“There is this emerging lack of faith in our government, and in the ability of our federal government in particular to be able to solve some of the challenges we face,” he said. “For me, I’ve been able to pursue my dreams because of the freedoms and the opportunities we have in this country. I have immense faith in the ability of our republic to get things done. So part of my obligation is to show that can be the case, to show what good governance looks like.”

To him, that looks like leading locally: being present in his district, earnestly listening to constituents of all political stripes and introducing legislation that will help them.

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The logistics of leading locally have changed dramatically since March, when the coronavirus pandemic sledge-hammered its way into the public consciousness and made “the problems we’re all facing collectively as a community” unequivocally worse.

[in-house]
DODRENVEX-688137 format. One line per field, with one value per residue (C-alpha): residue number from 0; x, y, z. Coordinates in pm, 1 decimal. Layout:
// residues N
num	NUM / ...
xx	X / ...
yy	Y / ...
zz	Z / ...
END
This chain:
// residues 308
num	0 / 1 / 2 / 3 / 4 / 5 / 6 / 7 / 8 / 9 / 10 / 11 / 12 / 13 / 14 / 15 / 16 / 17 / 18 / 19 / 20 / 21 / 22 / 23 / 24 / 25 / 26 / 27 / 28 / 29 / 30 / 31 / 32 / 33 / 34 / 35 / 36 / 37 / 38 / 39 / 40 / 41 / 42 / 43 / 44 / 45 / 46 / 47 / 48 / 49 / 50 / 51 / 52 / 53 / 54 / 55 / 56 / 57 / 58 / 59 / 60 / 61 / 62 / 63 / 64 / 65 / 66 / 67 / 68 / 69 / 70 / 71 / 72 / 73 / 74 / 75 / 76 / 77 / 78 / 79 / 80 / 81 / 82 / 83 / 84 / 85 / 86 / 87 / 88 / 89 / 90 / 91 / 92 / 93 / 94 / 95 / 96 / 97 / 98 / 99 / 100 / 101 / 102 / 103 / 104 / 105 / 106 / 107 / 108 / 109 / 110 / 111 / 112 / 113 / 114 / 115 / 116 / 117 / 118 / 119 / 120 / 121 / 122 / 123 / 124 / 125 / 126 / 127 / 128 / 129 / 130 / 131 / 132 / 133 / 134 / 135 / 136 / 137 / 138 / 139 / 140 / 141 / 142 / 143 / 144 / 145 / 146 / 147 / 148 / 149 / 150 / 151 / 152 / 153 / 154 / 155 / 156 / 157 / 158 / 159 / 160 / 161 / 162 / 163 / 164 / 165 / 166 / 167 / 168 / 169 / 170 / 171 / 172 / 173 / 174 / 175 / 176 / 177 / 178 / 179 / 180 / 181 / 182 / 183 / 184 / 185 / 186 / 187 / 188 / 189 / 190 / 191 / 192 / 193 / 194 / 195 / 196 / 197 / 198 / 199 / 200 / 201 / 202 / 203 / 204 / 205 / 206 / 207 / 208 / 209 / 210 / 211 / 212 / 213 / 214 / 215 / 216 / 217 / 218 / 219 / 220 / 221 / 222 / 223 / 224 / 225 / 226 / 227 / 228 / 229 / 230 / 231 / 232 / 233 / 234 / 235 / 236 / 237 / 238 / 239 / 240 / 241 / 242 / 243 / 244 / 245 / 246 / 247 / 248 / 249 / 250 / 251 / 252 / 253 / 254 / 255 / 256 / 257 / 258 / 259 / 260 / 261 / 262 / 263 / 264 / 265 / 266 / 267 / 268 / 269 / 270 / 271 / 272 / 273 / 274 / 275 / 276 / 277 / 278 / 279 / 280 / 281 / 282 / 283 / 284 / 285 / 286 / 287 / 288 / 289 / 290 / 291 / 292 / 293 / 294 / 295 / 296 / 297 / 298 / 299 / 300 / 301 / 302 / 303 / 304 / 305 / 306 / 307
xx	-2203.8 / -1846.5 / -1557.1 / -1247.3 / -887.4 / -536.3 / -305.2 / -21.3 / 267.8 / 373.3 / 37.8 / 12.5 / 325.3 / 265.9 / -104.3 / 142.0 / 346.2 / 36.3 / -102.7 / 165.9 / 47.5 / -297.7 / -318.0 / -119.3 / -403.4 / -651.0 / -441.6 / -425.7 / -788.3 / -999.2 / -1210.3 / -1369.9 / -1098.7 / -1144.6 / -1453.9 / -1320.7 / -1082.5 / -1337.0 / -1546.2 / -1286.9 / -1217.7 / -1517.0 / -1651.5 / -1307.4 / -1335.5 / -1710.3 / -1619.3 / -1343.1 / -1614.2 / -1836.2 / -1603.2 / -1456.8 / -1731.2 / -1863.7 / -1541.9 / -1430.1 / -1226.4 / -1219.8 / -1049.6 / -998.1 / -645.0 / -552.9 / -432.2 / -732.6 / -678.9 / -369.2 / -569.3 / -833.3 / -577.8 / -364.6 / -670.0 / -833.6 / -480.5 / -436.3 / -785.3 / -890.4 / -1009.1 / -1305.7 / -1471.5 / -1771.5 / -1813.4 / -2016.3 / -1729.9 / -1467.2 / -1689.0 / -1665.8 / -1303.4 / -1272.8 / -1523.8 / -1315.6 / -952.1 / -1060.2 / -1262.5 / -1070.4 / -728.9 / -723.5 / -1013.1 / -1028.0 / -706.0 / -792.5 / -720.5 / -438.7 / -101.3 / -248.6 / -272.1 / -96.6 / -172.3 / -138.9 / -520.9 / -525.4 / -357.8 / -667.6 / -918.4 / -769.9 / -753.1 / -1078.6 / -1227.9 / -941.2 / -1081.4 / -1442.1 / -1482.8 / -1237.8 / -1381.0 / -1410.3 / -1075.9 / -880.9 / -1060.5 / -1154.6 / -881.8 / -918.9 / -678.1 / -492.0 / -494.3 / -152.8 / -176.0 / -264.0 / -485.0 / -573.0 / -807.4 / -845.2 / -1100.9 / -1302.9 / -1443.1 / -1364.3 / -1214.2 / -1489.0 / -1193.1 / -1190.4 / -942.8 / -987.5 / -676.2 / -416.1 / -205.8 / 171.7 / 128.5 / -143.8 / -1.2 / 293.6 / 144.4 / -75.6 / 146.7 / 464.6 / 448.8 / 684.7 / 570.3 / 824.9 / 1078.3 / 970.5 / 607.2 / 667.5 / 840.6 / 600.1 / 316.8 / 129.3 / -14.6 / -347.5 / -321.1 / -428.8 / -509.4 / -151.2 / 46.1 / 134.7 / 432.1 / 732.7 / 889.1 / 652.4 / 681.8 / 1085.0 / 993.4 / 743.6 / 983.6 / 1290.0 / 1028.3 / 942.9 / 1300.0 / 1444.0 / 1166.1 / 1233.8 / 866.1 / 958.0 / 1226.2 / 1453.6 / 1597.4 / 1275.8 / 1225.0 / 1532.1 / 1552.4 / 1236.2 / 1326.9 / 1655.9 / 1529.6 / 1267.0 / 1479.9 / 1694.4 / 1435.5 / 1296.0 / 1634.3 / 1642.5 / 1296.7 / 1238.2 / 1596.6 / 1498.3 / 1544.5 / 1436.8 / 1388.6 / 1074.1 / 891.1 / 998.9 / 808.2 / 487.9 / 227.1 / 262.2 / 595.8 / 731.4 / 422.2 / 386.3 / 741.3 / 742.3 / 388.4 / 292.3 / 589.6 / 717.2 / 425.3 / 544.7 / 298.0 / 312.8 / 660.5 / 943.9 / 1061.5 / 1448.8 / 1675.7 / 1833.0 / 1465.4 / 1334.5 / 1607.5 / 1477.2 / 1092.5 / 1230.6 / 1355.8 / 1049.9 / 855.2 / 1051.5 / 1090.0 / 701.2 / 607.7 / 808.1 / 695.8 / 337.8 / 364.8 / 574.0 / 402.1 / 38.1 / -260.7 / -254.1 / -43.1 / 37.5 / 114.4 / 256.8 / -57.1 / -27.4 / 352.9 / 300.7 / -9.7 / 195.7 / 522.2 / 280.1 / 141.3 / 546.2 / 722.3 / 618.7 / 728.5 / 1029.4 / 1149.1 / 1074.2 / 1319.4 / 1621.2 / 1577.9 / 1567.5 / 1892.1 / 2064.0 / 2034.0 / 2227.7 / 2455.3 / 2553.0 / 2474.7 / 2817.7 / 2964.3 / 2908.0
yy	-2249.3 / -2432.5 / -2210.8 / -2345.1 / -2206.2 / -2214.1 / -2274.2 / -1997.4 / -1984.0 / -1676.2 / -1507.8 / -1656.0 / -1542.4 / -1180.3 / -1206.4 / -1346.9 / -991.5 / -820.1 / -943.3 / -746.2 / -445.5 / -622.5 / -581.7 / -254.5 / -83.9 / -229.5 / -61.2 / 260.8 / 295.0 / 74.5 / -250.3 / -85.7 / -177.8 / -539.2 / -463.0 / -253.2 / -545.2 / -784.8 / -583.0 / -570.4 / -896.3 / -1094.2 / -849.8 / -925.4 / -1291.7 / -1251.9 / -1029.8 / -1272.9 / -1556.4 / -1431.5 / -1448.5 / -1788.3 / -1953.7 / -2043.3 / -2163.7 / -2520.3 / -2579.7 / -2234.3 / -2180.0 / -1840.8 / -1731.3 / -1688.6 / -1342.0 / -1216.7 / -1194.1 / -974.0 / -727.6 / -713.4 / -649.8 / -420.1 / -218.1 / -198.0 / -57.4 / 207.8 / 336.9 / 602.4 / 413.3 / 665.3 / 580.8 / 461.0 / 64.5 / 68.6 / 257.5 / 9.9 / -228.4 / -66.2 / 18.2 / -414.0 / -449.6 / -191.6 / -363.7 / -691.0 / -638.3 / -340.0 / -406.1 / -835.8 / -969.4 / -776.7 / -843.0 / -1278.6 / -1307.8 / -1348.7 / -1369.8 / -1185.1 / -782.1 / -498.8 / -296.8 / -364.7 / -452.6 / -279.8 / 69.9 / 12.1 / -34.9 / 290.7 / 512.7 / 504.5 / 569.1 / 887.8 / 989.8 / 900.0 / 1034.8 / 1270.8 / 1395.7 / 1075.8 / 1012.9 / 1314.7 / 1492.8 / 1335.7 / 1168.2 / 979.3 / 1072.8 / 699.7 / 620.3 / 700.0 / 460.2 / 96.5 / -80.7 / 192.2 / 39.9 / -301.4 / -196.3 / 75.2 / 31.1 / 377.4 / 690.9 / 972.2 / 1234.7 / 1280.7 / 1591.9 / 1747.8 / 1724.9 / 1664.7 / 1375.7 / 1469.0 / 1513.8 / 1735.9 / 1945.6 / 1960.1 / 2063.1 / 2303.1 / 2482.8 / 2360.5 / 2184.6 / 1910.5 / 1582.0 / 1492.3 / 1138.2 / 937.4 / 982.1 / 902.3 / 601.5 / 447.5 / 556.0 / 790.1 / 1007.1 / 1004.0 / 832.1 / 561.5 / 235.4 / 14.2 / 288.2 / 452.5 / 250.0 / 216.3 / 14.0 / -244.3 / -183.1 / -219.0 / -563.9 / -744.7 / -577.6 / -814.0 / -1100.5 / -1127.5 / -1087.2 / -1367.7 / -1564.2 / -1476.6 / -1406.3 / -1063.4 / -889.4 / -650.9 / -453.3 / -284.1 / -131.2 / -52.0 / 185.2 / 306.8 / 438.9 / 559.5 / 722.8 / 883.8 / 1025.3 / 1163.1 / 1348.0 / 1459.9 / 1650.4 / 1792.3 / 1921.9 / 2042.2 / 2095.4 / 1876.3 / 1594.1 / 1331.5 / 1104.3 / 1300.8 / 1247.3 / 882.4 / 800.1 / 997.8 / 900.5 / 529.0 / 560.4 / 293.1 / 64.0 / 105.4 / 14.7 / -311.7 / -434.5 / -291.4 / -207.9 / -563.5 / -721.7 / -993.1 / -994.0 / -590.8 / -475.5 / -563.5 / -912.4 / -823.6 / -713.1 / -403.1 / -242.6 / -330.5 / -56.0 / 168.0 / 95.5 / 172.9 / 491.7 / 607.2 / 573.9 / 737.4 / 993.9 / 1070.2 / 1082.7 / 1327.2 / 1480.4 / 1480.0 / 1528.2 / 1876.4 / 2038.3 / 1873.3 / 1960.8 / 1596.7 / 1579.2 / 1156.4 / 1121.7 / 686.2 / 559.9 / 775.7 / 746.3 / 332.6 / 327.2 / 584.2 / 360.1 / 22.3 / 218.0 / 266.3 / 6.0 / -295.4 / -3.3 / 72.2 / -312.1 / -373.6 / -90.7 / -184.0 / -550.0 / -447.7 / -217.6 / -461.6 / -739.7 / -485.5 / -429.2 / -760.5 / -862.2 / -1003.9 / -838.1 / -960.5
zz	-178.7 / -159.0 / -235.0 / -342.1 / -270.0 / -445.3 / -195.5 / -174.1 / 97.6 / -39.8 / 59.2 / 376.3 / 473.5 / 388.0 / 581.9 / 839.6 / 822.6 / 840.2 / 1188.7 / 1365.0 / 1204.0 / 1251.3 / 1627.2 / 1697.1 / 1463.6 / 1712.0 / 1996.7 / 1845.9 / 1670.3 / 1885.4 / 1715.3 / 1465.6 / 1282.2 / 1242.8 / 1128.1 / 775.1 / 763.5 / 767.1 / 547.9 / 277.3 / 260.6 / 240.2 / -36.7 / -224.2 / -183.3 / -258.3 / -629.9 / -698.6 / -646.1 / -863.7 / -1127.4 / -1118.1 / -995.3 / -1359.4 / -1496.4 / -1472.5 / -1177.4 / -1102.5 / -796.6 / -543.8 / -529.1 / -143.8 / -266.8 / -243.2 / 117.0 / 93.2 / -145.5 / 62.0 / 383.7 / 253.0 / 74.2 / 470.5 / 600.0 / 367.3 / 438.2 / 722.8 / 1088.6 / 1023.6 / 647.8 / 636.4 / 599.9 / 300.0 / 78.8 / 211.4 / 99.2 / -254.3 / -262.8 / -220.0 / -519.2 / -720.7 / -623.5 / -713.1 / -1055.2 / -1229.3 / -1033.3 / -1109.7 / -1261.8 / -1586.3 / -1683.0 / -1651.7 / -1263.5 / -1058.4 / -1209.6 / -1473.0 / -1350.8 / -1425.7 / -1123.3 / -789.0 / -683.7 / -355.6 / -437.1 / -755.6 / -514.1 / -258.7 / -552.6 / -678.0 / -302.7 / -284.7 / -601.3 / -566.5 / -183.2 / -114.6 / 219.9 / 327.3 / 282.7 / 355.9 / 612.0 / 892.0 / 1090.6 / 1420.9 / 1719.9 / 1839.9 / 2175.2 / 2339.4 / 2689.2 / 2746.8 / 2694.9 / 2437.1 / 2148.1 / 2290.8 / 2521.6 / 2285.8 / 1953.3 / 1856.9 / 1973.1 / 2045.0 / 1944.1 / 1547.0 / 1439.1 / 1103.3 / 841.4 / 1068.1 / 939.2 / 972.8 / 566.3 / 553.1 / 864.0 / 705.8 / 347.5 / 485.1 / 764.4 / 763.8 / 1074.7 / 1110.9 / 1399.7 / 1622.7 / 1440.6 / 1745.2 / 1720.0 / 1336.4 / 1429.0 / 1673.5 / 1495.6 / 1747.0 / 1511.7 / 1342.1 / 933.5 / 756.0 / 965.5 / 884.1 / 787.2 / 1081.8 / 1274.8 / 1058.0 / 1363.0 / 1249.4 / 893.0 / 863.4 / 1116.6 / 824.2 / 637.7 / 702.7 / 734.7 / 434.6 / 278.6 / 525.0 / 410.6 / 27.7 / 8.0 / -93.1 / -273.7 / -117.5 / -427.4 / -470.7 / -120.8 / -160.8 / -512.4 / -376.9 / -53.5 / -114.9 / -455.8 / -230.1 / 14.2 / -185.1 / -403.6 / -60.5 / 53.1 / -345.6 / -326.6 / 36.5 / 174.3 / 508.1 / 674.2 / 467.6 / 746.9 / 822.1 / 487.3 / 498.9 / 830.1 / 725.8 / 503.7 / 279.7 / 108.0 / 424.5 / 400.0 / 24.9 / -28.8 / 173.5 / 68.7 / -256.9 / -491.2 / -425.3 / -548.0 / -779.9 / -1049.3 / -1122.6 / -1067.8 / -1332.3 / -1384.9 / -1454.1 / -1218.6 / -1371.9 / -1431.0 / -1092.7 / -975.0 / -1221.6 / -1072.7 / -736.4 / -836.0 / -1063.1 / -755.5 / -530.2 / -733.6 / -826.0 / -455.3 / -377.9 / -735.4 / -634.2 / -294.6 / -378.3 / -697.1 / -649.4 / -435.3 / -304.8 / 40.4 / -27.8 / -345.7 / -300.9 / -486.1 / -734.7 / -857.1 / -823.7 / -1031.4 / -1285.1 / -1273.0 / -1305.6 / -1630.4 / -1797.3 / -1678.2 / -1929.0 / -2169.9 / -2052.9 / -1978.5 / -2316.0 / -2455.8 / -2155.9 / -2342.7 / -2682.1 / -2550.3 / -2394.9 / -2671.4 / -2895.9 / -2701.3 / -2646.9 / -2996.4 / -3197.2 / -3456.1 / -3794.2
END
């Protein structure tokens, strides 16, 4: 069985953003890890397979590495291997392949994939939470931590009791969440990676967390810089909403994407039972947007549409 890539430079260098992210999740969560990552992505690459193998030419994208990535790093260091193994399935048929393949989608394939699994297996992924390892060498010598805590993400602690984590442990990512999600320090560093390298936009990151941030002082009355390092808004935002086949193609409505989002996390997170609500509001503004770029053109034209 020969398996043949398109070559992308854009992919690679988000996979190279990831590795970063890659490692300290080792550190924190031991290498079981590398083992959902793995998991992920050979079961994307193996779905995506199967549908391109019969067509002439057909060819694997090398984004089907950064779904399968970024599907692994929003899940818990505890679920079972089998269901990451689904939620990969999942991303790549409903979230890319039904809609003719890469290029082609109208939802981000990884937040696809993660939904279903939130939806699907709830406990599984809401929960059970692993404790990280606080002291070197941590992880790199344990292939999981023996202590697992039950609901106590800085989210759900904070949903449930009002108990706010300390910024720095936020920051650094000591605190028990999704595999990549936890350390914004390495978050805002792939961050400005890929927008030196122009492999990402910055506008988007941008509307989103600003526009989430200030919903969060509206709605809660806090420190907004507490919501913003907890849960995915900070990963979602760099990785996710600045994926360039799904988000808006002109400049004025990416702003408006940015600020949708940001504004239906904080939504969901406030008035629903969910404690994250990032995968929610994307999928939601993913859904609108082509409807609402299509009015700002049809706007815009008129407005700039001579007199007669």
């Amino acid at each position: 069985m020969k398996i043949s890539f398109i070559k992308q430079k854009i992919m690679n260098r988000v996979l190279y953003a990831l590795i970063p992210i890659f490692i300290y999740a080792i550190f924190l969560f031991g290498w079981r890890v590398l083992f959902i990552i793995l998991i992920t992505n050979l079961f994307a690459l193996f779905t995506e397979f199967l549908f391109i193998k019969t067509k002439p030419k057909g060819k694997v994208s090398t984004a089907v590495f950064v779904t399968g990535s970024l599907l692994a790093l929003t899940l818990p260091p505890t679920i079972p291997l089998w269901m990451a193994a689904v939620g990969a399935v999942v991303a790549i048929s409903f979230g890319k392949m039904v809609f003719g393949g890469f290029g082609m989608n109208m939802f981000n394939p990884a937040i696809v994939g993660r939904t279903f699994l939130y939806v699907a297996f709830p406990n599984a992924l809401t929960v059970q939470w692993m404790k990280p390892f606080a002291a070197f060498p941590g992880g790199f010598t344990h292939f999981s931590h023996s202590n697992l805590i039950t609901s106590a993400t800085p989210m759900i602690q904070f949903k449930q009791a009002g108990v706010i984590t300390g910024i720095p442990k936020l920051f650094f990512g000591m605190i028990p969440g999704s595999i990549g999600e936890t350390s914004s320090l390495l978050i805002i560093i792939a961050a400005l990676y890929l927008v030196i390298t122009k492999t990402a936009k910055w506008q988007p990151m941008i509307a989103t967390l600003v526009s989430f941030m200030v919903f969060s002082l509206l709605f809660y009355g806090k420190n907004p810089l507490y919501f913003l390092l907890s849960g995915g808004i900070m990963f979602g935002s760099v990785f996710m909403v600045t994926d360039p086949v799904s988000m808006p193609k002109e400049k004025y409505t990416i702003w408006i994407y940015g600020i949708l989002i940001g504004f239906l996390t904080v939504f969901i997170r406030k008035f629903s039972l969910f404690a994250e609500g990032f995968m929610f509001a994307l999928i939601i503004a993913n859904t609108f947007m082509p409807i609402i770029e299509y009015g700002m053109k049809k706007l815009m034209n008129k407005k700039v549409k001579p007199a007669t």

Gone are the days of in-person town halls, with engaged constituents packing libraries and restaurants shoulder to shoulder. Neguse, like many Americans, hasn’t attended a public gathering in months. When he’s not wearing a mask 6 feet apart from his colleagues in the U.S. Capitol, most of Neguse’s meetings are over Zoom.

He’s introduced about a dozen more pieces of legislation since March, most aimed at helping communities weather the COVID-19 outbreak. Eight of them were incorporated into the House’s HEROES Act, including measures to ensure direct federal stabilization funds to cities and counties with fewer than 500,000 people, appropriate $25 billion in supplemental funds to the U.S. Postal Service, increase food stamps funding by 15%, and secure hazard pay for frontline workers. Neguse is hoping that some of those measures will make it into the Senate stimulus bill that was being developed before negotiations stalled.

“The role of government — state, federal, local — to be a resource and provide a lifeline to a community that is struggling is just so critically important, and I’ve always felt that way,” he said in an interview. “It’s why I decided to run for office in the first place. If ever there were a time for our government and our leaders to be responsive, now would be it.”